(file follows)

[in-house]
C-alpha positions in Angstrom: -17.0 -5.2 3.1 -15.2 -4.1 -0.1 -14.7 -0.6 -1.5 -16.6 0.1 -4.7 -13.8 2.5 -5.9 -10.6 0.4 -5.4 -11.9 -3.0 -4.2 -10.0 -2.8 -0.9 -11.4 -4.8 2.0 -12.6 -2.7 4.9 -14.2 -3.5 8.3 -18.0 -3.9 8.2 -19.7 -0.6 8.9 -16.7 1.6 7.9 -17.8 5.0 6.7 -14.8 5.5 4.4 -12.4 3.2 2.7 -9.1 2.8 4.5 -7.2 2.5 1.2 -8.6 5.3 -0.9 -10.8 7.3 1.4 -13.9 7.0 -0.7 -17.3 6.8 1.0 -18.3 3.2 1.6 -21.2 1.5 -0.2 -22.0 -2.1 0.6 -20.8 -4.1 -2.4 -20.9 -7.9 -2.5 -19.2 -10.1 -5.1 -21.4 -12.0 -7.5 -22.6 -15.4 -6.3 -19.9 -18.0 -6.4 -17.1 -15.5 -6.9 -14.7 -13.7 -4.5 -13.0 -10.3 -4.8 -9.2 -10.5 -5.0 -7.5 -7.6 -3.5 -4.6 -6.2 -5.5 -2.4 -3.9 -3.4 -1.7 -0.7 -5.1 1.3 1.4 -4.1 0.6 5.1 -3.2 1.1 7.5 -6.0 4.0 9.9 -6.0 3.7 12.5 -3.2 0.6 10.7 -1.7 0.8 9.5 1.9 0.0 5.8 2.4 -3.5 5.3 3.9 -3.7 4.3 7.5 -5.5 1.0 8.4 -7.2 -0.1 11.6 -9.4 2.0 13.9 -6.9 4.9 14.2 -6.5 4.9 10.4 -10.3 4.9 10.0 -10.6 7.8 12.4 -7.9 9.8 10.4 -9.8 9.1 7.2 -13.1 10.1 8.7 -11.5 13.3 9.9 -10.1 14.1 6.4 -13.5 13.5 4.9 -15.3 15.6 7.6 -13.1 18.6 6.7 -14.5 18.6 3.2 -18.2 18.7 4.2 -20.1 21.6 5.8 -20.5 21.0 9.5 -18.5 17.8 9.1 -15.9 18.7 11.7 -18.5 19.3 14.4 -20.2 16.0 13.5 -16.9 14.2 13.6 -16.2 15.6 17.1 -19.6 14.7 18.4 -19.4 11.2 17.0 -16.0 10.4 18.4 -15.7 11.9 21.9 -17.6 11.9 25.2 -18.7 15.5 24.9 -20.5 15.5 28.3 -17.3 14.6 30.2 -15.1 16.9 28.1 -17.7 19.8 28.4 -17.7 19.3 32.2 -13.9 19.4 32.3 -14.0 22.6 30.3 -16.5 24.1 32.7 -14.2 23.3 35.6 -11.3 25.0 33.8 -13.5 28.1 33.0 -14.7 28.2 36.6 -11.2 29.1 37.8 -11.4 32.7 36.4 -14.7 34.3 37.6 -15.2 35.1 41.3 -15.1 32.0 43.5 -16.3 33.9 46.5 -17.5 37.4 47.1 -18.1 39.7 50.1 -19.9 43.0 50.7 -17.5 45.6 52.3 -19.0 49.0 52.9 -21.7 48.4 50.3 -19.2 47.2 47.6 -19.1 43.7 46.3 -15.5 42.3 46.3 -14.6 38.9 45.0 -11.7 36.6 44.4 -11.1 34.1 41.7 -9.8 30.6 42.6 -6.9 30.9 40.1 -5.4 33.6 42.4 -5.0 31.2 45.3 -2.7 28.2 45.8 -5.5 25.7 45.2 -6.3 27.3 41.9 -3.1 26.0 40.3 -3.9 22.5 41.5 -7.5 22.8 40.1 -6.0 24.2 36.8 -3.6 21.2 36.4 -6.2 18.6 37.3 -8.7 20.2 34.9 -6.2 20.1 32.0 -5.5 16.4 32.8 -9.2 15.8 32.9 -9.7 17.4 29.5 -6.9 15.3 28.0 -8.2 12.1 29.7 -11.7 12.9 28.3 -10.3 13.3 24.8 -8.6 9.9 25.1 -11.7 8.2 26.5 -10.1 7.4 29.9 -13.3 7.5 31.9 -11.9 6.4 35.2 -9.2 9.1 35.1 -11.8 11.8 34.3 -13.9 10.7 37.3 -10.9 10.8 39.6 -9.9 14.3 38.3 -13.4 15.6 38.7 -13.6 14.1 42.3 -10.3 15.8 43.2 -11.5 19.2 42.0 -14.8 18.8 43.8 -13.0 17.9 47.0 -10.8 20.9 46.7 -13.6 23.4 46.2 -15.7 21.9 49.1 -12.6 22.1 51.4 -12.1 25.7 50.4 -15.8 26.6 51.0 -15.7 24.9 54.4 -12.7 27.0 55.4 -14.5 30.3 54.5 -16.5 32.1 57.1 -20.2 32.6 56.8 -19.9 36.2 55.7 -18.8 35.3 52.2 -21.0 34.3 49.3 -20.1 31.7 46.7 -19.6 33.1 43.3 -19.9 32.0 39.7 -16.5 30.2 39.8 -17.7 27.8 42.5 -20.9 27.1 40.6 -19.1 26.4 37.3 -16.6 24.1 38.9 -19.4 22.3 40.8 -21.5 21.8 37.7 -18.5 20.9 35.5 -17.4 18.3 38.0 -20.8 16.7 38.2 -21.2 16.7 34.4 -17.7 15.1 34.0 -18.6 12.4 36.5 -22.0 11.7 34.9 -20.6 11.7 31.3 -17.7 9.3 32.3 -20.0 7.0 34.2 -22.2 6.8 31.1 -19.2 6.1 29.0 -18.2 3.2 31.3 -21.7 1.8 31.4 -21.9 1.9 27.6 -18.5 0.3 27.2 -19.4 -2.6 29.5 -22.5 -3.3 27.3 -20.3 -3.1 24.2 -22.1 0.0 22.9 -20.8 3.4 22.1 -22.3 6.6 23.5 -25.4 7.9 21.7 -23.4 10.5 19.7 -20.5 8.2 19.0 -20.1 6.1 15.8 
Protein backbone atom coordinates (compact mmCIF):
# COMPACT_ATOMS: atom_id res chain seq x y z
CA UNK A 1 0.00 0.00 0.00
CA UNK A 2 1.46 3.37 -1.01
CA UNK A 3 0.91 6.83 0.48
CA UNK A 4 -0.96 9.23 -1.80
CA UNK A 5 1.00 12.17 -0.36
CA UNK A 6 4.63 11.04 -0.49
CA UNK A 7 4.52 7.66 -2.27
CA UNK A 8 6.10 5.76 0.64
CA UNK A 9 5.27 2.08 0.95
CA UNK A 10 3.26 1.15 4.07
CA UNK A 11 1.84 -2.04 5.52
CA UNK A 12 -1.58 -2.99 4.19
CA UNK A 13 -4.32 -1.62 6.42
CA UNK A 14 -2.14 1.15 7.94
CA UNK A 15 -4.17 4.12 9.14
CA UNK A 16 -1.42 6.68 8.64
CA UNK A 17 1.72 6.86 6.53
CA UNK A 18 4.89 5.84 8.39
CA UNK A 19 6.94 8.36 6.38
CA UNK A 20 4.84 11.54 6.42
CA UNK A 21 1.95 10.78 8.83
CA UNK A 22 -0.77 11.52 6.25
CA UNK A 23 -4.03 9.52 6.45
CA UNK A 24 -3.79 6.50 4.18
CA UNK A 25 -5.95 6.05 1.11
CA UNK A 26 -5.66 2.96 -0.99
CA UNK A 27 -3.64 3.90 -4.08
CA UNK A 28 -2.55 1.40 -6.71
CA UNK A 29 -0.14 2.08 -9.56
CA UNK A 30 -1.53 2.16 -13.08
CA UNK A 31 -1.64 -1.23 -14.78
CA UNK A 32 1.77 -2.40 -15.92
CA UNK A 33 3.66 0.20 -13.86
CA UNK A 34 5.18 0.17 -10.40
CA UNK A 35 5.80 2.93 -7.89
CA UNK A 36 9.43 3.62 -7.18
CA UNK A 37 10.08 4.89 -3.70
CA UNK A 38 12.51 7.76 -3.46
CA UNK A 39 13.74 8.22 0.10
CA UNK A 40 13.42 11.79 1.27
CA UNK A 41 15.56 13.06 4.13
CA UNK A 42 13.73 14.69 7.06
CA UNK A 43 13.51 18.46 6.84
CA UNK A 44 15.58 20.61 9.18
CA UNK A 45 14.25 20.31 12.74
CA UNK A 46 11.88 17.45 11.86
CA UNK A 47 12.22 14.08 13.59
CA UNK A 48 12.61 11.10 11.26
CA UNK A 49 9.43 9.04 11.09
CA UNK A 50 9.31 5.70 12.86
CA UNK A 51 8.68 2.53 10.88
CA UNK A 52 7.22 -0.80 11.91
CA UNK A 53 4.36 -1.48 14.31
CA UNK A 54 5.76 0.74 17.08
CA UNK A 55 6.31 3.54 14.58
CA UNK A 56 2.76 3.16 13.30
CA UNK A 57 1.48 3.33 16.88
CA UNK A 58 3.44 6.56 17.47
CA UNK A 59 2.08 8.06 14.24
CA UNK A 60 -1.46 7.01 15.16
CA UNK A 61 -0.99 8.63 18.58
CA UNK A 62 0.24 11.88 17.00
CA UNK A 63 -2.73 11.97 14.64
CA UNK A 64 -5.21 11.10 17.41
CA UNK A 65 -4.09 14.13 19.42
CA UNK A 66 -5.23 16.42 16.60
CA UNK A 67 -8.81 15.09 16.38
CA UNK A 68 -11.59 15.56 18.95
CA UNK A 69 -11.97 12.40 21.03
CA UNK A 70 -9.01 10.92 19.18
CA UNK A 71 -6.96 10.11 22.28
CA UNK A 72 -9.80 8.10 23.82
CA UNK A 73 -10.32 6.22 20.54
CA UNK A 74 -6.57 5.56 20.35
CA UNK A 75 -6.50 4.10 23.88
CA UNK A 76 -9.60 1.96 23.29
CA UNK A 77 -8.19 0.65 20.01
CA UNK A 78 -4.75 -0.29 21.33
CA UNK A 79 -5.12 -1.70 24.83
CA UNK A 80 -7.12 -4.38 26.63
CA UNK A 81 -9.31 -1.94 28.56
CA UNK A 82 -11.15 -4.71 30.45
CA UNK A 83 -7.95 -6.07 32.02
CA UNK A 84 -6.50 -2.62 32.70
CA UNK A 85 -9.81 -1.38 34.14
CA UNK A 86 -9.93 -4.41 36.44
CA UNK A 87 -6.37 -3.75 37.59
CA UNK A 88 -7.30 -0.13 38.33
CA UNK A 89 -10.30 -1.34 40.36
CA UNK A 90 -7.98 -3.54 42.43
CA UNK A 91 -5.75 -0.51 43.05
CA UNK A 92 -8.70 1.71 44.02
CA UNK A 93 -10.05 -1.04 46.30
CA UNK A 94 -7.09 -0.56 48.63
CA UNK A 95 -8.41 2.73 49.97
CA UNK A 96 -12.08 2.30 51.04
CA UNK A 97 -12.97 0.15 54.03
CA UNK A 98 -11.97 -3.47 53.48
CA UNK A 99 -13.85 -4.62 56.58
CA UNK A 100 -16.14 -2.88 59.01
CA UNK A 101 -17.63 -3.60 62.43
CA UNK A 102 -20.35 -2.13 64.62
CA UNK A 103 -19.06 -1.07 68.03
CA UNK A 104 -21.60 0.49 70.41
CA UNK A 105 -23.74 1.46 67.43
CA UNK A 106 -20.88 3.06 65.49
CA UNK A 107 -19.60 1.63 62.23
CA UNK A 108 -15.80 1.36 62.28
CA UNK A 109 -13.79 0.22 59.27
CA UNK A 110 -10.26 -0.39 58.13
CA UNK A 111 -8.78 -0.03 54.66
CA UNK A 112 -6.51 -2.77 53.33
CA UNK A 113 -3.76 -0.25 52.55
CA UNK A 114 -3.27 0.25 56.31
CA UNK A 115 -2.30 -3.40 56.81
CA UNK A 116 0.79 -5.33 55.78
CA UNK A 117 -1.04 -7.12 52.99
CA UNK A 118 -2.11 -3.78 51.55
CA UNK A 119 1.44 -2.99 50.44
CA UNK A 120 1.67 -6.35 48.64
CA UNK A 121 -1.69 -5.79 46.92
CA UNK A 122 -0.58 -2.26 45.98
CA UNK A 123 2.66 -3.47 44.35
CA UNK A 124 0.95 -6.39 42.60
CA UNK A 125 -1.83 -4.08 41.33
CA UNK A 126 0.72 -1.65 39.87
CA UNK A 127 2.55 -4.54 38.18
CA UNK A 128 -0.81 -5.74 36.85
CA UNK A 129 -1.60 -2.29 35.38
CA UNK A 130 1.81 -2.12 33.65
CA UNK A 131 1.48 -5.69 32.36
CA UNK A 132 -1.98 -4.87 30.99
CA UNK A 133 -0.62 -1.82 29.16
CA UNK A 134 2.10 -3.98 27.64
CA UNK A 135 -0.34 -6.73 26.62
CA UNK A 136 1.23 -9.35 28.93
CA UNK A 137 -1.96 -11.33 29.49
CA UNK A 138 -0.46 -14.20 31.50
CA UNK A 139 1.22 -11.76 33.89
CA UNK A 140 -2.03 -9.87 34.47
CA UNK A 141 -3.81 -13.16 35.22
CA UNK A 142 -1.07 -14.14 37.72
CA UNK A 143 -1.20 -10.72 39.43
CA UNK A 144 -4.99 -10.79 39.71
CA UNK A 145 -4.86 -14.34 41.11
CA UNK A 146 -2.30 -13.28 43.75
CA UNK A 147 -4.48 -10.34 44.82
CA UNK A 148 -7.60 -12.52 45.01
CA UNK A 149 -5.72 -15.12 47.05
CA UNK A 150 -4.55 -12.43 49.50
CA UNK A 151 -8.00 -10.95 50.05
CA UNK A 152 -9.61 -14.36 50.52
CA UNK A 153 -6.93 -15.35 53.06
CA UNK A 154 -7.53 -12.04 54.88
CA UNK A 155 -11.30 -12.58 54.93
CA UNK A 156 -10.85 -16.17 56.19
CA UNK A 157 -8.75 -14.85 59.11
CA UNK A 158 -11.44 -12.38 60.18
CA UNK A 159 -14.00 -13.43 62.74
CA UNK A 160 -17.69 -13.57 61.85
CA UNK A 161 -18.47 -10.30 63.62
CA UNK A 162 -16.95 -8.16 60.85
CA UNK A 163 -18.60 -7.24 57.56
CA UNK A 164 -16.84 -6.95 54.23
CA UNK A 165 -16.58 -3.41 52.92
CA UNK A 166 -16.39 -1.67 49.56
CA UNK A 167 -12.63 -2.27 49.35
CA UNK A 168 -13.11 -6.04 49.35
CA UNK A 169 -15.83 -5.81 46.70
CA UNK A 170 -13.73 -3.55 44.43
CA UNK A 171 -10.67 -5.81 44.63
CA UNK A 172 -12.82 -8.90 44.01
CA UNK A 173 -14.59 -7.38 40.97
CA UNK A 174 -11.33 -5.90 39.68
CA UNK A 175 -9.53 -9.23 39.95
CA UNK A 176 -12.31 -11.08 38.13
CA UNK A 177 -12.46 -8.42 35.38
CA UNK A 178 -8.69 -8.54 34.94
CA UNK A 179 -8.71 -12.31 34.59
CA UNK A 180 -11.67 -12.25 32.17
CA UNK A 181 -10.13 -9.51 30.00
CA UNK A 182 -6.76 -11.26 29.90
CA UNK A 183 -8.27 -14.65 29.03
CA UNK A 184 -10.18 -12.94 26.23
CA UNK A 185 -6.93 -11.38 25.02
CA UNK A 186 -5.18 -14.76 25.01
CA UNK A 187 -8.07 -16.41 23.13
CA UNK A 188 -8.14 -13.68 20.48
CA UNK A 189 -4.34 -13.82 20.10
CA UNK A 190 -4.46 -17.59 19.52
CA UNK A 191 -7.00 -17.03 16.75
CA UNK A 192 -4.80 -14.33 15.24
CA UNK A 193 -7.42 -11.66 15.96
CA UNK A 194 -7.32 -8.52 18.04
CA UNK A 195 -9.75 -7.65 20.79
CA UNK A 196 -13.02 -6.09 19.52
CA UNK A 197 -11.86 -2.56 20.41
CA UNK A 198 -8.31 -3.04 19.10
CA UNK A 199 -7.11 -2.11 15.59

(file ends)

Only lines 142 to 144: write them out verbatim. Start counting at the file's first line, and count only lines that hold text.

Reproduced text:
CA UNK A 138 -0.46 -14.20 31.50
CA UNK A 139 1.22 -11.76 33.89
CA UNK A 140 -2.03 -9.87 34.47